The goal here is to play the exercises cleanly and with good phrasing. Since these exercises are less systematic and therefore more difficult you probably can’t play them as fast, but working on them is helping your right-hand to be able to deal with the types of melodies that you come across in the Jazz lines and it will make it a lot easier to play less predictable melodies.

Let’s look at some other exercises that will really open up your playing.

Focus On The Difficult Bits

So instead of putting the focus on things that are really easy to play then it makes sense to work on the things that are difficult, and for alternate picking the easy part is to play more notes on one string, changing strings is a bit more annoying, but you can make some exercises that work really well for that:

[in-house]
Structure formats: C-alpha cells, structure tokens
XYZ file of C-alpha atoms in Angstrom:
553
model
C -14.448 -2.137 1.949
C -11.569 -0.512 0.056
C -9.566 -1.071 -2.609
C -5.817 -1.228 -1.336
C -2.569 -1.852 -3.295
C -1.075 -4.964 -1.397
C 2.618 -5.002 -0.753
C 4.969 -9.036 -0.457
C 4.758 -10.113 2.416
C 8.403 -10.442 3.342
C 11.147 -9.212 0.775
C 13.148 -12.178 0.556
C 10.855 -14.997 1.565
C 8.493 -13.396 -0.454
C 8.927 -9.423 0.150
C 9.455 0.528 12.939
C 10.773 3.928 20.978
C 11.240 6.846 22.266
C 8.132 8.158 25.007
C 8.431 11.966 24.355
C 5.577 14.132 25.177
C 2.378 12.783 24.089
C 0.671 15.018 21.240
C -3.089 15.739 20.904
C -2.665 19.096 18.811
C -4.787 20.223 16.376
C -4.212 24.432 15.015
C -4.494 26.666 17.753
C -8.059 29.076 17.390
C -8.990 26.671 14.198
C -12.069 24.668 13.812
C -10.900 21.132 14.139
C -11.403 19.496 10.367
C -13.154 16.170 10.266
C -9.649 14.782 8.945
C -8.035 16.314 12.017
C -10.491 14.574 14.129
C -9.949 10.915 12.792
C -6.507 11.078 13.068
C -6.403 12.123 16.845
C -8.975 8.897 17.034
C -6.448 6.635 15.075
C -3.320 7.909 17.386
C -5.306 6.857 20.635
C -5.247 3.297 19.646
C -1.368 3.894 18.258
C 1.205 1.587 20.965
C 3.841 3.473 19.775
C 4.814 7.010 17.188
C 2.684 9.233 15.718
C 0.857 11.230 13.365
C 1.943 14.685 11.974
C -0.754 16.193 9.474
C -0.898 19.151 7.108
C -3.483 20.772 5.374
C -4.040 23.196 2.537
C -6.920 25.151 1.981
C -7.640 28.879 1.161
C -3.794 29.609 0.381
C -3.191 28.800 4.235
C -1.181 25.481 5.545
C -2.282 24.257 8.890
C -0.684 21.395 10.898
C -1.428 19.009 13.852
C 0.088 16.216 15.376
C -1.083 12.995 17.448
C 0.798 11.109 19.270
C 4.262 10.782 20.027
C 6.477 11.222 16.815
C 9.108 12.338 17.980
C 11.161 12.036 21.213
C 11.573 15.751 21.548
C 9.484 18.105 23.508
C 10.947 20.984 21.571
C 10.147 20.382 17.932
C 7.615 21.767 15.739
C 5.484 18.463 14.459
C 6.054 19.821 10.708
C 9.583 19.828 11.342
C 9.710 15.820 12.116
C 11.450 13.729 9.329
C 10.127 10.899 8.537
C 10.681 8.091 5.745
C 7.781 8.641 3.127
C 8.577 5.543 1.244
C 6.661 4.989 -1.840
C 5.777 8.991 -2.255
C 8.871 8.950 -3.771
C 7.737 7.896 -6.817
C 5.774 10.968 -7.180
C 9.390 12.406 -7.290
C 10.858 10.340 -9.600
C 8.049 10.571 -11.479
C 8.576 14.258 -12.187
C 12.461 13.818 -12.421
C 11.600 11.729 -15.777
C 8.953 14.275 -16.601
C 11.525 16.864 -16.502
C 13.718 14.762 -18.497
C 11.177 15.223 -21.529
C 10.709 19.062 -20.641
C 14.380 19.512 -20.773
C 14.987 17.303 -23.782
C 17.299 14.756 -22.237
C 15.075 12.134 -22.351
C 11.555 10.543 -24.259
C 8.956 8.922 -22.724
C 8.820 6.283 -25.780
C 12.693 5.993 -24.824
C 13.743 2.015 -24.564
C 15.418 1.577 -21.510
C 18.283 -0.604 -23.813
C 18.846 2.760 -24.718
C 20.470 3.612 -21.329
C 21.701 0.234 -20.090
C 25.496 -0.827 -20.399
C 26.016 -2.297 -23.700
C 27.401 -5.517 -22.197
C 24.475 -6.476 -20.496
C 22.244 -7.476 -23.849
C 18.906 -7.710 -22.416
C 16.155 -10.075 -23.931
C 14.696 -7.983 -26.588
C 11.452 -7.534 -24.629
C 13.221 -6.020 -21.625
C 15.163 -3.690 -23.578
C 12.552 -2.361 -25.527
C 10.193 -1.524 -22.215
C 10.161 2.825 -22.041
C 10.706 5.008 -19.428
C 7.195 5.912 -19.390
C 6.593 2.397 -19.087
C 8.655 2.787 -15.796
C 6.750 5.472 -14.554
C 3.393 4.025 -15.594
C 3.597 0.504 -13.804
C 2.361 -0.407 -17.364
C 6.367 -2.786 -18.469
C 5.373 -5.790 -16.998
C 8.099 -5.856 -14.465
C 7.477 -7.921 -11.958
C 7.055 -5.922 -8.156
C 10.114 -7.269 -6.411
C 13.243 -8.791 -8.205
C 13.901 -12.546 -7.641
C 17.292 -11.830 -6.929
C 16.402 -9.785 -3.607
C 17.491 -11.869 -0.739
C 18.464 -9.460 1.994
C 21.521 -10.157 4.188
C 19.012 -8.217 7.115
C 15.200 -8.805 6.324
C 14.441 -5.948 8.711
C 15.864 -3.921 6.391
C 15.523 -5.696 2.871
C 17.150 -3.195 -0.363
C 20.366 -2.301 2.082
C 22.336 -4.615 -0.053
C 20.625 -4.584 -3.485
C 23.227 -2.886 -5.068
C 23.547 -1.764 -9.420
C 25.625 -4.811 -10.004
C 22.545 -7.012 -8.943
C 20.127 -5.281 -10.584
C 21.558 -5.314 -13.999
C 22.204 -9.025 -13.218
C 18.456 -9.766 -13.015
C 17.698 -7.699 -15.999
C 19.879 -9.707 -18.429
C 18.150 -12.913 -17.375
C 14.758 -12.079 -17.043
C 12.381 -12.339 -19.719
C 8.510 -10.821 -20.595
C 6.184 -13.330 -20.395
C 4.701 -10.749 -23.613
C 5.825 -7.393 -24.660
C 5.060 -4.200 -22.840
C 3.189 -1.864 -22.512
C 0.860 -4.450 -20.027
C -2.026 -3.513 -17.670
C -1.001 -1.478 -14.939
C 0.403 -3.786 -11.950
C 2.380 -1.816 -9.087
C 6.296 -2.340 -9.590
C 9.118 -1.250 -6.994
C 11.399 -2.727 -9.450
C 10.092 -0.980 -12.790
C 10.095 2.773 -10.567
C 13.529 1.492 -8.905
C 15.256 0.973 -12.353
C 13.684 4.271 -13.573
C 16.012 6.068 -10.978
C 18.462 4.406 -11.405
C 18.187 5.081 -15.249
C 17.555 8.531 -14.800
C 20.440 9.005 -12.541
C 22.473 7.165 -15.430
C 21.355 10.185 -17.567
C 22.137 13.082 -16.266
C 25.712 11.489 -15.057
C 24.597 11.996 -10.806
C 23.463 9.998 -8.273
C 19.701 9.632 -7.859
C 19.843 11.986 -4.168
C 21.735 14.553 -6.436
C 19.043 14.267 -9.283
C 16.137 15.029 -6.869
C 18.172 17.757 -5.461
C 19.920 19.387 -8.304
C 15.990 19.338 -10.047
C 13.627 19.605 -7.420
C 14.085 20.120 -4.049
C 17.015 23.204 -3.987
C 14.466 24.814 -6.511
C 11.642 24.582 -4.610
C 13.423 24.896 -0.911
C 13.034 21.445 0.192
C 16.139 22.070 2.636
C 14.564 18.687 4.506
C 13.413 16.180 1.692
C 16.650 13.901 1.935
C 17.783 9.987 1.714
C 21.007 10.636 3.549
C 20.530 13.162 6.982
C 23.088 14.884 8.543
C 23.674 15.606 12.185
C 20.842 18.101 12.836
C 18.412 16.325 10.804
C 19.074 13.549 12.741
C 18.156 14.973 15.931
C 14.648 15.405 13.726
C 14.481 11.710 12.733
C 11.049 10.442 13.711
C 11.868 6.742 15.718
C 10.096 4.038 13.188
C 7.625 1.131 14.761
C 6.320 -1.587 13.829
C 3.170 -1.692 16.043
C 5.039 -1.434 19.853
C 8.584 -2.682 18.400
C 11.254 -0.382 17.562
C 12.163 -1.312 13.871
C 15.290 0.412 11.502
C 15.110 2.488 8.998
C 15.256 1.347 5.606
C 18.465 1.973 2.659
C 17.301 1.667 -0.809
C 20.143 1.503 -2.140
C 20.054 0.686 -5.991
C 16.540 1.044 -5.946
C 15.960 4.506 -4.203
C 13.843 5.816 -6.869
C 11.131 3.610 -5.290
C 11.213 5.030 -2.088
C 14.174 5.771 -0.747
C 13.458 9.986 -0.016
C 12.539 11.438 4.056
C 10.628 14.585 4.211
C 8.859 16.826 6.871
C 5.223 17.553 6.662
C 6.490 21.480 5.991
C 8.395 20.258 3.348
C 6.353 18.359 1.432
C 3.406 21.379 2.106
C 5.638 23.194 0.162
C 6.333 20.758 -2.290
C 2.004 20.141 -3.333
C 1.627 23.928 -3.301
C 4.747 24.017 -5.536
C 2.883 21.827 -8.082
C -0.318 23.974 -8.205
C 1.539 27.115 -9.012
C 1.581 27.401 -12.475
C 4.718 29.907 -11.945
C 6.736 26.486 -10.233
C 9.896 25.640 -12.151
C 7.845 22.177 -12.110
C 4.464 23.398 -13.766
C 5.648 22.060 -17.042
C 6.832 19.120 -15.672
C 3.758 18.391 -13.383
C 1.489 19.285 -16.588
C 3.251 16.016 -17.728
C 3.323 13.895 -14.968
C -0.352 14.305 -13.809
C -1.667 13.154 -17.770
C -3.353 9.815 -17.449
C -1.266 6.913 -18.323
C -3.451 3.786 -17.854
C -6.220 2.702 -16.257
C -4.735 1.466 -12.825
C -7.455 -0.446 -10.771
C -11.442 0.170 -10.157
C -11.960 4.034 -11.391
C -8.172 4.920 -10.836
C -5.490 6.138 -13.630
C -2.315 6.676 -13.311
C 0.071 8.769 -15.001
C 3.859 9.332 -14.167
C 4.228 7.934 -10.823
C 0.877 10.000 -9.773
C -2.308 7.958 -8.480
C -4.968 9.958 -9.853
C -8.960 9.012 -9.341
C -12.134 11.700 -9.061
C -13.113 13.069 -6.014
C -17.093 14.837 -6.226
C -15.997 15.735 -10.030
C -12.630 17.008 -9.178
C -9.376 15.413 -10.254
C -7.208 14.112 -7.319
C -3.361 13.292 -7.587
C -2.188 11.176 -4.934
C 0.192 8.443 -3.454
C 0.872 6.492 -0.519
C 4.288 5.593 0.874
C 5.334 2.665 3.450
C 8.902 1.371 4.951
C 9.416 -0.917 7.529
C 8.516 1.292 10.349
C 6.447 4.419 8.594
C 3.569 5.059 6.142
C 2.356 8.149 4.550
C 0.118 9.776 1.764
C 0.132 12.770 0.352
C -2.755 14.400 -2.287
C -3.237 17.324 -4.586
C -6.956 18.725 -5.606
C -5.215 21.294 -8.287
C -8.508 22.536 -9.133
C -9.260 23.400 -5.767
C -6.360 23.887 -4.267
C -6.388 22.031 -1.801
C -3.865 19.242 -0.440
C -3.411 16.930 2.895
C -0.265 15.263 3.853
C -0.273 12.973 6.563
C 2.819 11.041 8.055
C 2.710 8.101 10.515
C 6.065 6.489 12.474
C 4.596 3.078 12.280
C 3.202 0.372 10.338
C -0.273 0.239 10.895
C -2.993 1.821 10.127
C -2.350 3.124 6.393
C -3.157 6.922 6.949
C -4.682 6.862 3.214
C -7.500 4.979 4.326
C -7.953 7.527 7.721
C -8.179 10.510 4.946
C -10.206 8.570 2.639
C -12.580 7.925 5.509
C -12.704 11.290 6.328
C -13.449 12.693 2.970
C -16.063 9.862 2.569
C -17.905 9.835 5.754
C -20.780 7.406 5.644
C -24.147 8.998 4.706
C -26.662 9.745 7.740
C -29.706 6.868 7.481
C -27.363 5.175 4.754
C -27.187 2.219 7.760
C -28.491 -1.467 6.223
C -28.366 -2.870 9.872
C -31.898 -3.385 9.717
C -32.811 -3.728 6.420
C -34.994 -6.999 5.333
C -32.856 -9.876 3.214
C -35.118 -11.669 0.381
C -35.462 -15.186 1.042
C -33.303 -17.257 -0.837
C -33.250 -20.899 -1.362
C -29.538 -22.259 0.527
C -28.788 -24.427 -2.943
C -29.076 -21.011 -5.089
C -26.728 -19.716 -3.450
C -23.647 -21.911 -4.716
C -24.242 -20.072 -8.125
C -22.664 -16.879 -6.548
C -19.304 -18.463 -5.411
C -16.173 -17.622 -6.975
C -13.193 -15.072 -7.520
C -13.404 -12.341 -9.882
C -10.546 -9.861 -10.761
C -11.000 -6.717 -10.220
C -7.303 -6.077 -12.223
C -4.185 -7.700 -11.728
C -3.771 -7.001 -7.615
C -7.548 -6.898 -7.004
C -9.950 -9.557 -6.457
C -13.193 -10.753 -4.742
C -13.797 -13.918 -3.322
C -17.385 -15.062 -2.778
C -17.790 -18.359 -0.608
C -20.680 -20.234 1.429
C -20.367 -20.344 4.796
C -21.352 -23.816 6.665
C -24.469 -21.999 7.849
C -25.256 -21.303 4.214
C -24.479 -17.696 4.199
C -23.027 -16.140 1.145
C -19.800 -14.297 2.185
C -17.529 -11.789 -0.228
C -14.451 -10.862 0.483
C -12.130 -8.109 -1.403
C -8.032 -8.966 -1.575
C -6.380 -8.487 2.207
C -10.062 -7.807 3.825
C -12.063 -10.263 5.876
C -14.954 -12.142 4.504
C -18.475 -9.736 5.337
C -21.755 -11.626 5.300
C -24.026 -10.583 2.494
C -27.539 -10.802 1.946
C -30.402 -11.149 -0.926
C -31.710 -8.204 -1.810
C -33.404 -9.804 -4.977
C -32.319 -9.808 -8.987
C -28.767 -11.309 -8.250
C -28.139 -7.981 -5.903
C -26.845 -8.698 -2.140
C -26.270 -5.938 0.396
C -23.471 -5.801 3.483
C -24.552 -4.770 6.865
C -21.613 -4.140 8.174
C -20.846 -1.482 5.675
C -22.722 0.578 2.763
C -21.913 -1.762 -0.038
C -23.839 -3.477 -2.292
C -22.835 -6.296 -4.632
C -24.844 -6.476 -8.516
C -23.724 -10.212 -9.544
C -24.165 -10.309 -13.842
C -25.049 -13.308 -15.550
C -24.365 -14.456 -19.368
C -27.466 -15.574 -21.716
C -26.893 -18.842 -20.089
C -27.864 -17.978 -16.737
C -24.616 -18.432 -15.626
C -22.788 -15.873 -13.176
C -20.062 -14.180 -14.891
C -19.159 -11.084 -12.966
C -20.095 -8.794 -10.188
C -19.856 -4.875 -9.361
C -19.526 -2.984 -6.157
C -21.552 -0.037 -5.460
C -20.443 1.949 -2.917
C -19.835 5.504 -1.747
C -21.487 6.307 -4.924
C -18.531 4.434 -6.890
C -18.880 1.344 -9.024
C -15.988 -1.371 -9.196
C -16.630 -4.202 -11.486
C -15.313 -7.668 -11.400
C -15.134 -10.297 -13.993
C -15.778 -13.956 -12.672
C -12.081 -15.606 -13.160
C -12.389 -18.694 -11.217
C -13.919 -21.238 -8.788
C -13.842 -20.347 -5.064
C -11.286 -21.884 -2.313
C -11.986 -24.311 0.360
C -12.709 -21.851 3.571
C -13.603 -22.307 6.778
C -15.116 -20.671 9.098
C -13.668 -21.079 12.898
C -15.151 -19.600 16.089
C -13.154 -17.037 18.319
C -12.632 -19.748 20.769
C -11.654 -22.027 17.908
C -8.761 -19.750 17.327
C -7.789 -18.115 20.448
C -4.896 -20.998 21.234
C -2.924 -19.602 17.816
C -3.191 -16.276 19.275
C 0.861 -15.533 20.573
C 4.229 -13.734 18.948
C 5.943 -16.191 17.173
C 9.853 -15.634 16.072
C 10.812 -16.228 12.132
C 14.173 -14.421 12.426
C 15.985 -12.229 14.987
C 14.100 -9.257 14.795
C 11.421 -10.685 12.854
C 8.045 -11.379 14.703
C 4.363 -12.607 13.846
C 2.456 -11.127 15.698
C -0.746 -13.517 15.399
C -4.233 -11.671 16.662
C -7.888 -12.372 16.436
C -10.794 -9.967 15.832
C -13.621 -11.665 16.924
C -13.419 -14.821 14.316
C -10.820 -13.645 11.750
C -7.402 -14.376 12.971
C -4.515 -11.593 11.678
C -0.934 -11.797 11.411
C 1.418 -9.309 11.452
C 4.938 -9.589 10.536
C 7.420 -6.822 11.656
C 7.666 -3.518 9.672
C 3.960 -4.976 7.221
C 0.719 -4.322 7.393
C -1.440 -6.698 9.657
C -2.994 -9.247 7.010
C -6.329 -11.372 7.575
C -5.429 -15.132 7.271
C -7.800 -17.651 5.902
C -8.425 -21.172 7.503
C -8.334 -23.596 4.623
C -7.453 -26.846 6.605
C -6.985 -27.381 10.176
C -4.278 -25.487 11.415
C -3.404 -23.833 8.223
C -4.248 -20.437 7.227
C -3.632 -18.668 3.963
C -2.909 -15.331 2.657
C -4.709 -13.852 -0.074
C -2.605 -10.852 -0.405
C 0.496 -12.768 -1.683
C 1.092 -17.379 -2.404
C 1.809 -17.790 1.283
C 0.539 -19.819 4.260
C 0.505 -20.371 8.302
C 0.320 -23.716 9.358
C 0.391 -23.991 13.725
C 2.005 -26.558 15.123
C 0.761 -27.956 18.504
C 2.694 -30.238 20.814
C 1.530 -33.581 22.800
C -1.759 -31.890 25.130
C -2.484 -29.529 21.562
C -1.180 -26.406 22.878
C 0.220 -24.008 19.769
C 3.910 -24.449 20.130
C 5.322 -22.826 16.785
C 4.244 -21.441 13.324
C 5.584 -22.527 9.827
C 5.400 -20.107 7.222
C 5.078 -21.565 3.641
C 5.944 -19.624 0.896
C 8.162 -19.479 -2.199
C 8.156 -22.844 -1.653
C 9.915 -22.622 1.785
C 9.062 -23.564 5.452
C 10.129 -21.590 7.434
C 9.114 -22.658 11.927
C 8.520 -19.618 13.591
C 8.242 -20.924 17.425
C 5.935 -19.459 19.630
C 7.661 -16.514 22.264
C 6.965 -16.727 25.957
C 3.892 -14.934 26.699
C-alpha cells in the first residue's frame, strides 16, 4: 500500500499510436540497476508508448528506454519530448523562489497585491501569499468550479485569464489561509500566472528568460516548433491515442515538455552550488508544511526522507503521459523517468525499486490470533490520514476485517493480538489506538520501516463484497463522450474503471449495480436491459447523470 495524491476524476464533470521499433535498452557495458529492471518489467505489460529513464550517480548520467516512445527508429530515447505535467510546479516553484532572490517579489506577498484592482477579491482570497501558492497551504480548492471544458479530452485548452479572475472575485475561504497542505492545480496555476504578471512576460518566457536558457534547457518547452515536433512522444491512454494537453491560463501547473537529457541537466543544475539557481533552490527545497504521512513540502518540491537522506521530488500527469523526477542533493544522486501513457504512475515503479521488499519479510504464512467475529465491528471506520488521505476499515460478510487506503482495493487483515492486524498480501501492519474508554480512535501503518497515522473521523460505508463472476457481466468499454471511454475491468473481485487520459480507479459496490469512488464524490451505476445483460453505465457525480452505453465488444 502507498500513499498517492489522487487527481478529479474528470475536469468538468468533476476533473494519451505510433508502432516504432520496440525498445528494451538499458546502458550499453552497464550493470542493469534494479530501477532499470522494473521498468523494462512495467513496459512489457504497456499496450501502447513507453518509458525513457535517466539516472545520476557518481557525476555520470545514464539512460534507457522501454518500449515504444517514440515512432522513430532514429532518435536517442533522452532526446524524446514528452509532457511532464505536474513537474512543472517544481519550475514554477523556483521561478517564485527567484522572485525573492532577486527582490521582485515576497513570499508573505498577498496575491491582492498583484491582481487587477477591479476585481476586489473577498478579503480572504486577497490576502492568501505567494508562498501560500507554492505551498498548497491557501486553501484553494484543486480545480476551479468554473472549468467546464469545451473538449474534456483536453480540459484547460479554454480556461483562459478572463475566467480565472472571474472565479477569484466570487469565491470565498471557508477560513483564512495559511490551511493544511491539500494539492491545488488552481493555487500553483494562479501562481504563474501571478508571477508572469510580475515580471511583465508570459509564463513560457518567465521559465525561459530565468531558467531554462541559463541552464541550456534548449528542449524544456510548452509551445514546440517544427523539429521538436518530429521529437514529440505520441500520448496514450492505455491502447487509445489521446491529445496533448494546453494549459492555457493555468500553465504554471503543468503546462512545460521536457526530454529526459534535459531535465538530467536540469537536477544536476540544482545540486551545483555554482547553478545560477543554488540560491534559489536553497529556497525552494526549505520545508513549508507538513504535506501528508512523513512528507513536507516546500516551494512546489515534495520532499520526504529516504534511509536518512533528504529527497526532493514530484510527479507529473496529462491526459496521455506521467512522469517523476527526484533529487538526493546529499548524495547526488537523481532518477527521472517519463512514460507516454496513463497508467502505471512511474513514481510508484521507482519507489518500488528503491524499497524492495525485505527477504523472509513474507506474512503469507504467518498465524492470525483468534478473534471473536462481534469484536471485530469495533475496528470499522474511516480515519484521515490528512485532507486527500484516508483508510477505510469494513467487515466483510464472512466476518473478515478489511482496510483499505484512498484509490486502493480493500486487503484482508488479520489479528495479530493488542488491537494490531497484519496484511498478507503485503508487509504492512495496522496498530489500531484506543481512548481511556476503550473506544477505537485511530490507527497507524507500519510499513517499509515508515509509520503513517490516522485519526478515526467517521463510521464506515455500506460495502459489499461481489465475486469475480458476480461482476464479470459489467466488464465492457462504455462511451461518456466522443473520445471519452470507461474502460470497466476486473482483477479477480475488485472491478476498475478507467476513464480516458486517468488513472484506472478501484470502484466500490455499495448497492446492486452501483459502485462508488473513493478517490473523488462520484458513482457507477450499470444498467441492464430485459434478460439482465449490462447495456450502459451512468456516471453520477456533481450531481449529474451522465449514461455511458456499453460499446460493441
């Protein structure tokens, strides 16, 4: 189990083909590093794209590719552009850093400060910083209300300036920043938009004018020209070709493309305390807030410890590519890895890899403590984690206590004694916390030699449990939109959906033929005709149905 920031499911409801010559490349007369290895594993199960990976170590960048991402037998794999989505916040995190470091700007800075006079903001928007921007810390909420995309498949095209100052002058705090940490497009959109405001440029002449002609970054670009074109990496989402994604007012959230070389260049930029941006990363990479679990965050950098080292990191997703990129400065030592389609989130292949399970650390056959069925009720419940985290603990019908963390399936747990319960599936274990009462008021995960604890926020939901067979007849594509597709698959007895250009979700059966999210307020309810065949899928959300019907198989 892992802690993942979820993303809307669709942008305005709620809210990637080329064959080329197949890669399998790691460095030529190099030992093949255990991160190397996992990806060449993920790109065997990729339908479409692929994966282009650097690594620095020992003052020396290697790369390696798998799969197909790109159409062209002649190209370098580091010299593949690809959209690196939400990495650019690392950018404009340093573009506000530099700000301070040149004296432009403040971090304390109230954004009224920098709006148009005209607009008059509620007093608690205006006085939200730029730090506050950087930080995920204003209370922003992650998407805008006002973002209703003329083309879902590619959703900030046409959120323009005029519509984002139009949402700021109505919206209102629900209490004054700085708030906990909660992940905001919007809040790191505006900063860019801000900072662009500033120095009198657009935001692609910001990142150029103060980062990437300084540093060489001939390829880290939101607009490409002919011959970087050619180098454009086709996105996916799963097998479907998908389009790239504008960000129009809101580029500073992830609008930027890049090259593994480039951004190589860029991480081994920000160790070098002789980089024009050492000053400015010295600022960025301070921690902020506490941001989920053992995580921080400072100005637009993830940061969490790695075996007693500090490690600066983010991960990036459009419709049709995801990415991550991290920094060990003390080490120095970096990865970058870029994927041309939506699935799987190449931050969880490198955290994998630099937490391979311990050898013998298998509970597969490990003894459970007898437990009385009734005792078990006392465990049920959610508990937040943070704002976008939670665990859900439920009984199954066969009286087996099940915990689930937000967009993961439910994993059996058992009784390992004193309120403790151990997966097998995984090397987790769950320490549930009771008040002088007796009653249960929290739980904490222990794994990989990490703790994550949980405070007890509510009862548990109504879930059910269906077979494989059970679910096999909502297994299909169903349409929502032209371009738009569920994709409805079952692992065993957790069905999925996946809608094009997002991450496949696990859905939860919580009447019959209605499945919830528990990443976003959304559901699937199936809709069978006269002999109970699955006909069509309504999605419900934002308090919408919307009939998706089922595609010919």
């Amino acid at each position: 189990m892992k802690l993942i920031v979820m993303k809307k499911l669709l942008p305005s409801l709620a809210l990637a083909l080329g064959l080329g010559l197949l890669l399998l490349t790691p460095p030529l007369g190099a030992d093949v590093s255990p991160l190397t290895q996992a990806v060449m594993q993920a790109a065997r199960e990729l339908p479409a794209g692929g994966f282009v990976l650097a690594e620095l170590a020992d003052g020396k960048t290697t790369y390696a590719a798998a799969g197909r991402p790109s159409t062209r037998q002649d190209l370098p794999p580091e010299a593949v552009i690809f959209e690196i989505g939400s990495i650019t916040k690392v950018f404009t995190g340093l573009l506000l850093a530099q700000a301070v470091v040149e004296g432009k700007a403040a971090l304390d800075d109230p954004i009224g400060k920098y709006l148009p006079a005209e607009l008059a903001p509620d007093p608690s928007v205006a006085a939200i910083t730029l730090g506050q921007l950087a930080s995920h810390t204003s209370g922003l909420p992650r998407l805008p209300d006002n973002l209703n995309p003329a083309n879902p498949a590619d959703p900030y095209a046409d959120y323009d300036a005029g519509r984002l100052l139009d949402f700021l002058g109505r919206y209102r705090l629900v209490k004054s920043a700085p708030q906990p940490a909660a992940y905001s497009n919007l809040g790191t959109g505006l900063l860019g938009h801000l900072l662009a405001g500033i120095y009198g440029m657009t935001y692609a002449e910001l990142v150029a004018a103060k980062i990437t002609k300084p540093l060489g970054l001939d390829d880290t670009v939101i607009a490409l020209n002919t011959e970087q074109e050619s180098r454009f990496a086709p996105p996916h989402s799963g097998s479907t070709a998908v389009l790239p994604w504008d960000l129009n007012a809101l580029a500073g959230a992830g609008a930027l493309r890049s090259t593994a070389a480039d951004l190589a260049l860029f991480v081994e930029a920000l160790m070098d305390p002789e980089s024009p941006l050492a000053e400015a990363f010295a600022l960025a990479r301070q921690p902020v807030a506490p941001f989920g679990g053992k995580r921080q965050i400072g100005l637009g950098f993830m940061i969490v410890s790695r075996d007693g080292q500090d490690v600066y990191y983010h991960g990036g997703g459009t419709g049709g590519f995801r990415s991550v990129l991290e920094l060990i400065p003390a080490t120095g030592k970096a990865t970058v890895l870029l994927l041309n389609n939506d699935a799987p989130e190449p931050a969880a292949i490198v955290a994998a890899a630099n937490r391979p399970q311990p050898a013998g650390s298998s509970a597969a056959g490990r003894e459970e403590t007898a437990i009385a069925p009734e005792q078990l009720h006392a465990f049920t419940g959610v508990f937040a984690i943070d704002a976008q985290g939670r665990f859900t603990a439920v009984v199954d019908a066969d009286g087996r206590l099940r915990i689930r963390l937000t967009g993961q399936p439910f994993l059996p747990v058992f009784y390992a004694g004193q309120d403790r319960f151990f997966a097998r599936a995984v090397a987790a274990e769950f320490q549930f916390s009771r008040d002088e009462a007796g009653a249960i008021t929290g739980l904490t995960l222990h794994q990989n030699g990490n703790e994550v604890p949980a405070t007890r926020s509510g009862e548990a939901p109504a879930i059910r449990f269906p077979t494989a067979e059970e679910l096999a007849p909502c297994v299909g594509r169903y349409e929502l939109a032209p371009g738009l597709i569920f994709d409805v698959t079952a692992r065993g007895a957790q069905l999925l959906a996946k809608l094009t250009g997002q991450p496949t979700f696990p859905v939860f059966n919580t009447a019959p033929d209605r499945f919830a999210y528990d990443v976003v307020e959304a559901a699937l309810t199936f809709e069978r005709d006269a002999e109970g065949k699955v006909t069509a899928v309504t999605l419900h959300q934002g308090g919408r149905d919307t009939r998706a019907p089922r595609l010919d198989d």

Exercise #2 – Drop2 voicings

Here I am playing 1 note per string so playing this with alternate picking is forcing you to work on one of the most difficult.

You can also do this with other arpeggios but the drop2 voicings are very nice dramatic for lines like this:

Am7 Lick with Cmaj7 arpeggio

When you start working on this and think it is really difficult but you start to get somewhere then you should try two things:

Check out how amazing Bluegrass guys like Tony Rice are:

And then try to play the whole thing backward which is really difficult

Exercise #2 backward

Now we can start looking at some of the really annoying exercises

Annoying But Makes You Play Better

With the previous exercise then you were working on moving string to string while alternate picking. A good next step for this would be to work on this but also skipping strings. You can do this with spread triads. This is something that I thought of from seeing this video of Pat Metheny: